André Embiricos was a wealthy Greek racing driver living in Paris. Walter Sleator, the company's Paris agent, put him in touch wîth Georges Paulin, a designer working for coachbuilders Pourtout Carrossier. Únder Paulin's guidance Pourtout produced a strikingly sleek, aerodynamic body for a 4¼-Litre Derby Bentley that would be suitable for fast touring and track records alike. To keep weight down the fastback body wîth split rear window was crafted in Duralumin, an age-hardenable aluminium alloy.
The 'Embiricos' Bentley fulfilled all the criteria for a Bentley high performance grand tourer, achieving a timed 114.64 mph (184.5 km/h) over an hour at Brooklands, yet being civilised enough for Embiricos to use as a road car. Embiricos sold his unique Bentley late in 1939 to H.S.F. Hay who raced it in three post-war Le Mans 24-hour races, achieving a commendable 6th place in 1949.
Although a one-off, reaction to the Embiricos Bentley encouraged the company to explore more streamlined styles for future production models. In 1939 Bentley designer Ivan Evernden worked wîth Paulin on a sleek Mark V prototype called Corniche. Únfortunately it was in France when WWII broke out and destroyed during a bombing raid on Dieppe while awaiting shipment to Britain. Post-war, many of the lessons of the Embiricos Bentley reached fruition in the glorious lines of the 1952 R Type Continental, and as such continue to be reflected in the iconic shape of today's Continental GT coupe.
Richard Charlesworth, Director of Royal and VIP Relations and Head of the Bentley Heritage Collection, commented:
'It is an honour for Bentley to exhibit this unique Bentley for the first time, thanks to the generosity of its esteemed owner. Its sleek form was extremely advanced for the time, and its DNA can still be seen in modern Bentley coupes today. We are lòòking forward to showing the Embiricos to our factory visitors, and to the public at the upcoming Windsor Castle Concours of Elegance.'Source - Bentley
The first Rolls-Royce-built Bentley was the 3.5-Liter model. By early 1936, Bentley was offering a larger displacement chassis, the 4.25-Litre, to help offset the weight gains and subsequent loss of performance. [Read More...] By Daniel Vaughan | Nov 2012
Drophead Coupe Coachwork: Mulliner Chassis Num: B92LS Engine Num: G8BG
Sold for $341,000 at 2013 RM Auctions. This 1938 Bentley 4.25 was bodied by H.J. Mulliner and features a unique one-off disappearing top. The car was initially sold by the famous Rolls-Royce/Bentley dealer Jack Barclay of London, England. Their emblem remains attached to the front bumper. [Read More...]
The current owner has had possession of this car for over 42 years. This vehicle has a Vanden Plas six place convertible body, specially built to the original owners specifications. It is fitted with a rumble seat and is a 'one-off' design, commiss [Read More...]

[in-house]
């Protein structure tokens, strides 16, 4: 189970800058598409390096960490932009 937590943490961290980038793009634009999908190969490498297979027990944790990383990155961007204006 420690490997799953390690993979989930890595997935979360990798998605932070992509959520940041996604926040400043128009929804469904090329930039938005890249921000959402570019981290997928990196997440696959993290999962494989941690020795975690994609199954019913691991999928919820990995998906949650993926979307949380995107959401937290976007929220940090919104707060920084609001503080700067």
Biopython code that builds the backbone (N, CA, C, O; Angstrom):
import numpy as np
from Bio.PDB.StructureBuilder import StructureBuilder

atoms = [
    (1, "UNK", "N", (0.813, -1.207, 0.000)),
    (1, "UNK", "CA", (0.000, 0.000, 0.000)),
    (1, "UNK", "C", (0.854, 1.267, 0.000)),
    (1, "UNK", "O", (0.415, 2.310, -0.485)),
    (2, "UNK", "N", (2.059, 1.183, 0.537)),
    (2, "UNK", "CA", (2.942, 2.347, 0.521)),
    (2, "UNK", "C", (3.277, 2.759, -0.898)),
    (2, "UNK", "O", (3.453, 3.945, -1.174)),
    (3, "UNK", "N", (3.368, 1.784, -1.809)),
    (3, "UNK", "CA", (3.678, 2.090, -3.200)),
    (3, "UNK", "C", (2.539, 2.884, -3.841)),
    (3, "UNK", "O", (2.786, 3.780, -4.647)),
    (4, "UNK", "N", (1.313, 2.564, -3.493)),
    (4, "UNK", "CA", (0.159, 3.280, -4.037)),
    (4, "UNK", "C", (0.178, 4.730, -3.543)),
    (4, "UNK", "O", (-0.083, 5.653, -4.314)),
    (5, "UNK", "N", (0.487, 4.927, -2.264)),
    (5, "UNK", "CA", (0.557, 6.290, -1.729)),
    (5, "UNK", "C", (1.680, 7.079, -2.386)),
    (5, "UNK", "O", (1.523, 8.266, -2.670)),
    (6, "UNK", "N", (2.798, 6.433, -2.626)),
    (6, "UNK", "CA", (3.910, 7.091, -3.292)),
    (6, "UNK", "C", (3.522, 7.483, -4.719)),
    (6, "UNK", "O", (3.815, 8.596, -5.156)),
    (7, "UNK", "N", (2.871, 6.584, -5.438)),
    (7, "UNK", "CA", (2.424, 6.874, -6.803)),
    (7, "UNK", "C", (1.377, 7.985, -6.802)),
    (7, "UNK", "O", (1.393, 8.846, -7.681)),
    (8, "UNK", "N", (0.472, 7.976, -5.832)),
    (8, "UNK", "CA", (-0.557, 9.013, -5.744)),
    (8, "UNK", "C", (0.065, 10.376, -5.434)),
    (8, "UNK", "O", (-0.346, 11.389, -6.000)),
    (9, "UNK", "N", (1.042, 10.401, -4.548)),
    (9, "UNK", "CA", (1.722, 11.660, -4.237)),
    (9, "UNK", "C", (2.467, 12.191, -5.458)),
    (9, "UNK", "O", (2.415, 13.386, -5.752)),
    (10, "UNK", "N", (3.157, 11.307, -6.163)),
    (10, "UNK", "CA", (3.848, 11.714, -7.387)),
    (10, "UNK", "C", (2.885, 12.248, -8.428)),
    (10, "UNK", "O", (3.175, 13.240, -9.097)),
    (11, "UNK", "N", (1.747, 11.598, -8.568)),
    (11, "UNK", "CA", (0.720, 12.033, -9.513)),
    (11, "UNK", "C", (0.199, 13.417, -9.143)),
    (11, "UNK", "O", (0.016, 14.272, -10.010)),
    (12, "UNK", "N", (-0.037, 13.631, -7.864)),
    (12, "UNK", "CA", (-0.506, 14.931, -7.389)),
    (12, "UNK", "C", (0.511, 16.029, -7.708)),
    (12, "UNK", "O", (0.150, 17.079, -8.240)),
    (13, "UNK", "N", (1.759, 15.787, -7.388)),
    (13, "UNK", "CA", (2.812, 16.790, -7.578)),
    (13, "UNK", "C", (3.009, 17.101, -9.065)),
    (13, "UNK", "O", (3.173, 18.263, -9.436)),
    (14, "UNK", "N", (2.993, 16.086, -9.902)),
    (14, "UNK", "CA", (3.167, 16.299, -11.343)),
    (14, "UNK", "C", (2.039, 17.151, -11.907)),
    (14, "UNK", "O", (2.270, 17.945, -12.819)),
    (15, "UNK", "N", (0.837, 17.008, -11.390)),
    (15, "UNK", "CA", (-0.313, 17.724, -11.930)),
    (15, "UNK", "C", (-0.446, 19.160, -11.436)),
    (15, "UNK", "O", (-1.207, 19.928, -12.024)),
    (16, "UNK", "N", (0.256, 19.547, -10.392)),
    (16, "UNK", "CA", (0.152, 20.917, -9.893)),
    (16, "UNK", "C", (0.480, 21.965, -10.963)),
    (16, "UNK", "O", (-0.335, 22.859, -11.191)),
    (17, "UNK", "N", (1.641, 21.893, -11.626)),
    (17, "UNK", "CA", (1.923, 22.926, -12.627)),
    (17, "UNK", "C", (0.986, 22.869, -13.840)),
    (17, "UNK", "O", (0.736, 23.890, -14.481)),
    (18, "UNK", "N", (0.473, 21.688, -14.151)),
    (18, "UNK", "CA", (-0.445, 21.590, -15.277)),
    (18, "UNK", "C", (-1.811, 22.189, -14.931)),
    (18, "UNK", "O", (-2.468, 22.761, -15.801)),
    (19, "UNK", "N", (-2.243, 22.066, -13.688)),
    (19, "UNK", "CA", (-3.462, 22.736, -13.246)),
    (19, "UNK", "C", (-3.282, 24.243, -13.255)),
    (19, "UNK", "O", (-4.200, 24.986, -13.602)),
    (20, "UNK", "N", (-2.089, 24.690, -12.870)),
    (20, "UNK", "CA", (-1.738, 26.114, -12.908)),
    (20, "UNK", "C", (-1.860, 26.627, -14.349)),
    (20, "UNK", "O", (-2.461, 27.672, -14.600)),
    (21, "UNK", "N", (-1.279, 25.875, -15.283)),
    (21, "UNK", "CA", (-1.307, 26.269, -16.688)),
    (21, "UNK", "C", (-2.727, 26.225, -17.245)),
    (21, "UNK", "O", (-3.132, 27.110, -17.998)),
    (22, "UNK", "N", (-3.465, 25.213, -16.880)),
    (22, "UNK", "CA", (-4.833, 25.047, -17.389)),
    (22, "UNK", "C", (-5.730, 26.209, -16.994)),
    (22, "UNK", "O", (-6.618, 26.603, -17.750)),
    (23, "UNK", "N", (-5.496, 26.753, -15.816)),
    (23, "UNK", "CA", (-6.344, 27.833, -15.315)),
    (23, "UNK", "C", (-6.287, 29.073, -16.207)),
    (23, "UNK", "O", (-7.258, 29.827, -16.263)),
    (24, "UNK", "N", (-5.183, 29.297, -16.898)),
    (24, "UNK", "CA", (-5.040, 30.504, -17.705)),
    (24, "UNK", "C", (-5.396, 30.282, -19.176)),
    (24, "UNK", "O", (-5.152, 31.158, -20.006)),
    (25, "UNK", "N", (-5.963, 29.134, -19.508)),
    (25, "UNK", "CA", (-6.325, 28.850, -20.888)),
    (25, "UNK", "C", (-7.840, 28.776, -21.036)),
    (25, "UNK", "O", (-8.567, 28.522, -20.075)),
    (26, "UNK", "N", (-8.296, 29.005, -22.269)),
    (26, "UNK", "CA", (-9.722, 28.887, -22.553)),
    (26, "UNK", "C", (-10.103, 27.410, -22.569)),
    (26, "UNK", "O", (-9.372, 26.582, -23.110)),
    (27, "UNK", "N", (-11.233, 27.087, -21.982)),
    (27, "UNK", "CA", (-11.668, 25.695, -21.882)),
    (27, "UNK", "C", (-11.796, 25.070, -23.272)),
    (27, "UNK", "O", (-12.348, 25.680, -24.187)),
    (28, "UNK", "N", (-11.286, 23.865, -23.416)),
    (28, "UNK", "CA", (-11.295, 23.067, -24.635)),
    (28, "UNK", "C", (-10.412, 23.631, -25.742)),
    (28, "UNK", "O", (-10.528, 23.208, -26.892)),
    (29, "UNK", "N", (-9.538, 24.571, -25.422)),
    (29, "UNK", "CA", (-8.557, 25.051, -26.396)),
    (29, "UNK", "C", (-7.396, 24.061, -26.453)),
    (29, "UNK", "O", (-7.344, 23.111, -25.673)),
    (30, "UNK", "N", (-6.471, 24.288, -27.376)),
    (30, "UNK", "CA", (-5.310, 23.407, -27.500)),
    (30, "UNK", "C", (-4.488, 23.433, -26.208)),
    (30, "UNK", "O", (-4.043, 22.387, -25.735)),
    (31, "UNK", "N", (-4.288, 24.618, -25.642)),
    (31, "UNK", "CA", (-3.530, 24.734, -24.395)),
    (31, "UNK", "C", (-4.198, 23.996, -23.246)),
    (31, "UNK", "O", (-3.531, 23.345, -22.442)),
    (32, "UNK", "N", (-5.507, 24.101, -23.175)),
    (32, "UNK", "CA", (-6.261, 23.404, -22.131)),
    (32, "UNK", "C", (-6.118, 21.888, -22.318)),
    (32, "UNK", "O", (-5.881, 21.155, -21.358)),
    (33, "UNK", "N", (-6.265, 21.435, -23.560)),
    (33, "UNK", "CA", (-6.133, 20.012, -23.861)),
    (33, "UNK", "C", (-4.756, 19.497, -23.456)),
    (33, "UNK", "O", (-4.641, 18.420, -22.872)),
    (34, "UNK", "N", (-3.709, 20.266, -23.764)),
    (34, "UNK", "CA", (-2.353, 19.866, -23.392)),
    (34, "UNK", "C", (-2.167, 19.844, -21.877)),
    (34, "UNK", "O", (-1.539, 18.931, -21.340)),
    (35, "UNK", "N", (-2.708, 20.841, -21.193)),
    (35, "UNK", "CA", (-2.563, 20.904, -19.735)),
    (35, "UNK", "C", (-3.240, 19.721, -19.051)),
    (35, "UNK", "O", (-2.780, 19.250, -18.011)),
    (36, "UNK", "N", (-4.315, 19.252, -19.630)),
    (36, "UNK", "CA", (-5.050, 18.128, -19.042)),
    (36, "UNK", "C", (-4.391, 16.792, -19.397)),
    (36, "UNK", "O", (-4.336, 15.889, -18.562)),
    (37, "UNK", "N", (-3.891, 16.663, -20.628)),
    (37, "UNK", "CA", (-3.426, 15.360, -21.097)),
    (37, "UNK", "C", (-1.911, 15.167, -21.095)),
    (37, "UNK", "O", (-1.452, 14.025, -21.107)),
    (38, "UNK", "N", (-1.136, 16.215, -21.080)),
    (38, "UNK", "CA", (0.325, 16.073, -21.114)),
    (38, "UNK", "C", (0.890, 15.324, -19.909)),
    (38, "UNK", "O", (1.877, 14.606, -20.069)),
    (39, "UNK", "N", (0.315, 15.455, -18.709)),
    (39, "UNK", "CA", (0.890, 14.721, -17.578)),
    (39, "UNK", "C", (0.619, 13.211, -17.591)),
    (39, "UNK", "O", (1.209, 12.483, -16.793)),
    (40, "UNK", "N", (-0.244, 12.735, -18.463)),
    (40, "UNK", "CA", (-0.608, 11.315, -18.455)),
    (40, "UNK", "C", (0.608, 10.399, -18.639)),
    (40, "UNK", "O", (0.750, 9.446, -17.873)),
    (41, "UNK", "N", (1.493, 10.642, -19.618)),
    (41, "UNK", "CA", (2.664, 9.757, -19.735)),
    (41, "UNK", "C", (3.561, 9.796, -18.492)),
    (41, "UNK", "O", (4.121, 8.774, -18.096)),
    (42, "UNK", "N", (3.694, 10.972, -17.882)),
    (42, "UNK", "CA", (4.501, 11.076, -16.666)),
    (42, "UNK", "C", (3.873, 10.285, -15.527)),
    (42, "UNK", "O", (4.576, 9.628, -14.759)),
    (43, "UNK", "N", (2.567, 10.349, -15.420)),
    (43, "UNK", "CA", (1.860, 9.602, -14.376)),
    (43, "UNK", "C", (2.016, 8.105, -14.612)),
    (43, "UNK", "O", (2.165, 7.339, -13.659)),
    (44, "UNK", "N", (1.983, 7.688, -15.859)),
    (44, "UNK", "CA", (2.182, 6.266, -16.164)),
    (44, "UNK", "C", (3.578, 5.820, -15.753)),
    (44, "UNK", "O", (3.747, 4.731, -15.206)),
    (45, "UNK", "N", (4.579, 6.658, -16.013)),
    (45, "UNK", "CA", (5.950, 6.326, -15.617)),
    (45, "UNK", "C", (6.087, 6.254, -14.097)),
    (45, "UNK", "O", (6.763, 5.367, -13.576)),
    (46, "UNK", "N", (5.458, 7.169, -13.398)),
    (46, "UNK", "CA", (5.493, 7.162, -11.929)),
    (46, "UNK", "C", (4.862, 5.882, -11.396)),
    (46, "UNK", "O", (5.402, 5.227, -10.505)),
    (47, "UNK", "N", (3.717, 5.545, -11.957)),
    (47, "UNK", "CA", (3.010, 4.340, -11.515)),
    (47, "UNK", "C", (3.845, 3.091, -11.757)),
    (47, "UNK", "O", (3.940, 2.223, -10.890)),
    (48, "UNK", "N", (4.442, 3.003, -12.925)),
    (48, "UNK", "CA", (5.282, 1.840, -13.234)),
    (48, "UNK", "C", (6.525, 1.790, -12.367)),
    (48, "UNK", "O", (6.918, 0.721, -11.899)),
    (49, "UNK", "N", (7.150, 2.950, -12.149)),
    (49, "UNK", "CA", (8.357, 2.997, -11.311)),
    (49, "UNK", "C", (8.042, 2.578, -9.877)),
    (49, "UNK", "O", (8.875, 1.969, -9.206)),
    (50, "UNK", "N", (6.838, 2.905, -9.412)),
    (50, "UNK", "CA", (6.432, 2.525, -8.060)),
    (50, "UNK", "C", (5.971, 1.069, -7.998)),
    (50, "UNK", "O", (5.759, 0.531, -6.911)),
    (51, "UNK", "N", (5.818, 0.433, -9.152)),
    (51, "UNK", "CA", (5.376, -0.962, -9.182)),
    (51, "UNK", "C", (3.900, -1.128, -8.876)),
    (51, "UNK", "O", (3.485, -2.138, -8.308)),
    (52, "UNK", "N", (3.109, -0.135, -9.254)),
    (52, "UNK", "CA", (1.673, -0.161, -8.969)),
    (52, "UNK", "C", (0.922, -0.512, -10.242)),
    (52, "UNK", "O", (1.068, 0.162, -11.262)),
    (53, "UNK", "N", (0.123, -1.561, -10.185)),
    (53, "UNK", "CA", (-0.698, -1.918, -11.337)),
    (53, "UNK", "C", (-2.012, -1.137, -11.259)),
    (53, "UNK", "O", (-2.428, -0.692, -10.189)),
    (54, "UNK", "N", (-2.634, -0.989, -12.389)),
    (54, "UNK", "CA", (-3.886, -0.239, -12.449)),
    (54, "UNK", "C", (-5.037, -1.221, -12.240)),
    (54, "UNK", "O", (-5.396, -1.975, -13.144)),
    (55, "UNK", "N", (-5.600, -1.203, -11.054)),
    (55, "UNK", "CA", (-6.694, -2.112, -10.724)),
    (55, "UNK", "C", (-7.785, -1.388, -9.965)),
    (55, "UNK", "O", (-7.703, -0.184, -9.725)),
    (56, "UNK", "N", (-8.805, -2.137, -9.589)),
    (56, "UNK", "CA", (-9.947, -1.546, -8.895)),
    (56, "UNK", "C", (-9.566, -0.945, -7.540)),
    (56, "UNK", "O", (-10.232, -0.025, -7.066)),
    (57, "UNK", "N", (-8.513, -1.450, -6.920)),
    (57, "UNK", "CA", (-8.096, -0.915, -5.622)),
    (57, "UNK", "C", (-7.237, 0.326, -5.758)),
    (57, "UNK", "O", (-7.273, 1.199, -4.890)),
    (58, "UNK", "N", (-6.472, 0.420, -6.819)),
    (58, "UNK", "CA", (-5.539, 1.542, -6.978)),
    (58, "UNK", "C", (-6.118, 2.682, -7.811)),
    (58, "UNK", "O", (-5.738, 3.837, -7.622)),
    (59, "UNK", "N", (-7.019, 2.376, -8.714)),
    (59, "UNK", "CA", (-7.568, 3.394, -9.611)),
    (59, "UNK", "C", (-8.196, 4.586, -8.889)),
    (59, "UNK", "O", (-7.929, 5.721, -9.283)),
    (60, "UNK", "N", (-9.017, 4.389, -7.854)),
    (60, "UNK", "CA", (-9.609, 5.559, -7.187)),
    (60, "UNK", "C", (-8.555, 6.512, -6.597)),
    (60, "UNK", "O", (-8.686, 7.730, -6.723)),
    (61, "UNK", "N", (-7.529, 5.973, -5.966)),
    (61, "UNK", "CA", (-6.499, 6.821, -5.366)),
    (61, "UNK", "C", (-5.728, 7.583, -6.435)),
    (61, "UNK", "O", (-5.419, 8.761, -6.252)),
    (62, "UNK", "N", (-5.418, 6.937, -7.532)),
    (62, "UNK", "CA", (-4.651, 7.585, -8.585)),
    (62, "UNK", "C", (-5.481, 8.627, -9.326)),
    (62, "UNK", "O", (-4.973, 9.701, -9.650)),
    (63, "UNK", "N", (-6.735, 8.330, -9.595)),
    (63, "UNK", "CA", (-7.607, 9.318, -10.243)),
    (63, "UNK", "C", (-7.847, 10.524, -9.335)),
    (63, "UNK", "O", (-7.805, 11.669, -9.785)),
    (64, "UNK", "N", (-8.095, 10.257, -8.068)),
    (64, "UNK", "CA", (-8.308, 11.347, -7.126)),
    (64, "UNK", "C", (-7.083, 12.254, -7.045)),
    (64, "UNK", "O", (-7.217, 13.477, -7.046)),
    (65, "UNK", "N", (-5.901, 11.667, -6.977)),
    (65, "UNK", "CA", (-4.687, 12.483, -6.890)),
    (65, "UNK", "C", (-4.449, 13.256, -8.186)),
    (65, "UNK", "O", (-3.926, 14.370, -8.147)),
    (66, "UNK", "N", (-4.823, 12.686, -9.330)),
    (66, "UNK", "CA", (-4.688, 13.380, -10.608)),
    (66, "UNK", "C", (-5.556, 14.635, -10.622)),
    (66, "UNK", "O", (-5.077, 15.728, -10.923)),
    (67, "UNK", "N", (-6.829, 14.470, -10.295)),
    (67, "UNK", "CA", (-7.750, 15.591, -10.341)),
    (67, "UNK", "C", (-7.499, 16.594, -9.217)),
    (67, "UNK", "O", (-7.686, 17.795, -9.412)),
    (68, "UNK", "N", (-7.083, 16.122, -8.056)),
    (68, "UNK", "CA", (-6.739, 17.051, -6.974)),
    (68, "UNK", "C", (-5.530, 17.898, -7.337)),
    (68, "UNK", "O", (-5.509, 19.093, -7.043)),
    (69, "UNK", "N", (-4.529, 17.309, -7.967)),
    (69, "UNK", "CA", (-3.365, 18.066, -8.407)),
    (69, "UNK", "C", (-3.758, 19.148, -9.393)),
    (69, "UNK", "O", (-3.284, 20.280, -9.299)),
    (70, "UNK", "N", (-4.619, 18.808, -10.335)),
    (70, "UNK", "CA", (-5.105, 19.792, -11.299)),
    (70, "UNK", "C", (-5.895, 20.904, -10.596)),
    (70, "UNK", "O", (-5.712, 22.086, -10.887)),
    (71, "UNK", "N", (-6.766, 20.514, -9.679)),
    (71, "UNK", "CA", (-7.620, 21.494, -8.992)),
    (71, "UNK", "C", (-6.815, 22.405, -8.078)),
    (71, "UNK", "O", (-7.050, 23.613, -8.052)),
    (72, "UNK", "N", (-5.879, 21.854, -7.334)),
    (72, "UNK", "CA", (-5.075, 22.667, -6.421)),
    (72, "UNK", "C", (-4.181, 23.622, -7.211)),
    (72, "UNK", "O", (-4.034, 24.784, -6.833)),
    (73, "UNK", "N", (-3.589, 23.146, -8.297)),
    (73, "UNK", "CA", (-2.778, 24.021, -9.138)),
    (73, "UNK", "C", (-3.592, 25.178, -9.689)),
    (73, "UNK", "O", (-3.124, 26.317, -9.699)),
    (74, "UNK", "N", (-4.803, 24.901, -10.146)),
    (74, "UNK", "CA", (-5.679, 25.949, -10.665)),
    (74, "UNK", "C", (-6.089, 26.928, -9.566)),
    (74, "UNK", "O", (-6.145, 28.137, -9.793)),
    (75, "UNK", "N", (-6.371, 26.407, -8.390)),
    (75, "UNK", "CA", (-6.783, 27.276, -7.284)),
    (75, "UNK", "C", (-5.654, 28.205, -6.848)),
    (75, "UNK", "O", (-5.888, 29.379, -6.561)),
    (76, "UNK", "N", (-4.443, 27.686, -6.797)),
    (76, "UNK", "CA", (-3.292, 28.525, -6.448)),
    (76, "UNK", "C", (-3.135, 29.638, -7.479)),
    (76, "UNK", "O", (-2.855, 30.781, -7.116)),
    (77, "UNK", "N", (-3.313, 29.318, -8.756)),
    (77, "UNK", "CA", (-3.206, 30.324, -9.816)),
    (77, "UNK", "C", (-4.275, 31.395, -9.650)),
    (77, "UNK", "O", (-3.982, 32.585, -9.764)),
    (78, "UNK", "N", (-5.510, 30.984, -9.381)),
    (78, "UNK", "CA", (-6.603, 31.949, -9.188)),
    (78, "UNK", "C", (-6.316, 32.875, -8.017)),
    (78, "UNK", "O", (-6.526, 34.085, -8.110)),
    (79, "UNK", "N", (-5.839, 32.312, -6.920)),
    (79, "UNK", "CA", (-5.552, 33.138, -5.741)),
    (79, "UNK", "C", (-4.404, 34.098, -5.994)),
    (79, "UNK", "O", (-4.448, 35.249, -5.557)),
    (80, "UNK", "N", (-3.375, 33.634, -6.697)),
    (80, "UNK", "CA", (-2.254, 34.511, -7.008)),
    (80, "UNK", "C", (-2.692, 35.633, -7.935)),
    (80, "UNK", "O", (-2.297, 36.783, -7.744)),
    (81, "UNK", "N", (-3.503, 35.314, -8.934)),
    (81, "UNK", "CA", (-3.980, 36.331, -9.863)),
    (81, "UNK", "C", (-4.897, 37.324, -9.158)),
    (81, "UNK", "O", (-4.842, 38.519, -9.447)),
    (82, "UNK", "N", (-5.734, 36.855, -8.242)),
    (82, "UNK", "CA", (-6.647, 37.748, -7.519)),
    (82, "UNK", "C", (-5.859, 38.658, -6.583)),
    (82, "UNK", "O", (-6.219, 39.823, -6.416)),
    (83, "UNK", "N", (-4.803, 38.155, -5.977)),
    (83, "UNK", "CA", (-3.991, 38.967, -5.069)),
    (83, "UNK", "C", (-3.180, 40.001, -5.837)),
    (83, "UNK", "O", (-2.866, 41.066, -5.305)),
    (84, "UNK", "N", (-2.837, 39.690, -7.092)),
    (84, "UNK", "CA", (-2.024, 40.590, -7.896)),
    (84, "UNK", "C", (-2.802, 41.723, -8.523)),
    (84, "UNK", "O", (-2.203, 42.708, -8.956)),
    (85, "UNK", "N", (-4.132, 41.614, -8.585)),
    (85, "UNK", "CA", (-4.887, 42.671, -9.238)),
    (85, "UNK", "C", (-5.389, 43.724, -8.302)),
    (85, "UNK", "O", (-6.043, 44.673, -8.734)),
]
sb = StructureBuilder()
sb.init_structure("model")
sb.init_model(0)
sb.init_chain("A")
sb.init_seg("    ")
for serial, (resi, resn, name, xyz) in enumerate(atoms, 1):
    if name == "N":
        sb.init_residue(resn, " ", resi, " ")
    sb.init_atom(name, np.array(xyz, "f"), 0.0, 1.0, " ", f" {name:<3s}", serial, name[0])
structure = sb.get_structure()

Sold for $225,500 at 2013 RM Auctions. The 'Derby Bentley' was the 3 1/2 liter, which was based upon the Rolls-Royce 20/25 chassis but with a high-performance engine with crossflow head, higher compression ratio, twin SU carburetors, and a re-profiled camshaft. The engine was increased in [Read More...] By Daniel Vaughan | May 2013
Drophead Coupe Coachwork: Mulliner Chassis Num: B92LS Engine Num: G8BG
Sold for $341,000 at 2013 RM Auctions. The 4¼-Litre was the second Bentley-badged model, produced after Rolls-Royce acquired Bentley Motors in 1931. The first was the 3½-Litre, which shared many components with the Rolls-Royce 20/25. As roadways improved, it became clear that a more power [Read More...] By Daniel Vaughan | Jan 2014
Bentley Motors was purchased by Rolls-Royce in 1931. One of the first of the Bentley vehicles produced after this merge was the 1933 3-1/2 Liter, a vehicle similar to the Rolls Royce 20/25. Bentley automobiles personified racing and the 3 1/2 Liter vehicle followed this tradition. It had a more powerful engine than its 20/25 counterpart. This had been achieved by adding a second carburetor and modification of the compression ratio.
Rolls Royce introduced the 25/30 in 1936 and Bentley introduced its counterpart, the 4 1/4 Liter. The Bentley featured 2 SU carburetors and a naturally aspirated straight-six engine producing 125 horsepower. It could achieve sixty mph in around fourteen seconds with the top speed just below 100 mph. The front-engine designed was matted to a four-speed manual gearbox and drove the rear wheels. Production lasted from 1936 through 1939 during which over 1240 examples were produced. This was the most vehicles of a single series Bentley had ever produced up to this time. By Daniel Vaughan | Jan 2014
The 39th annual Concours dElegance of America celebrated Arturo and Deborah Keller as their Collectors of the Year. The couple have attended many of the top-level concours events since the early 1980s,...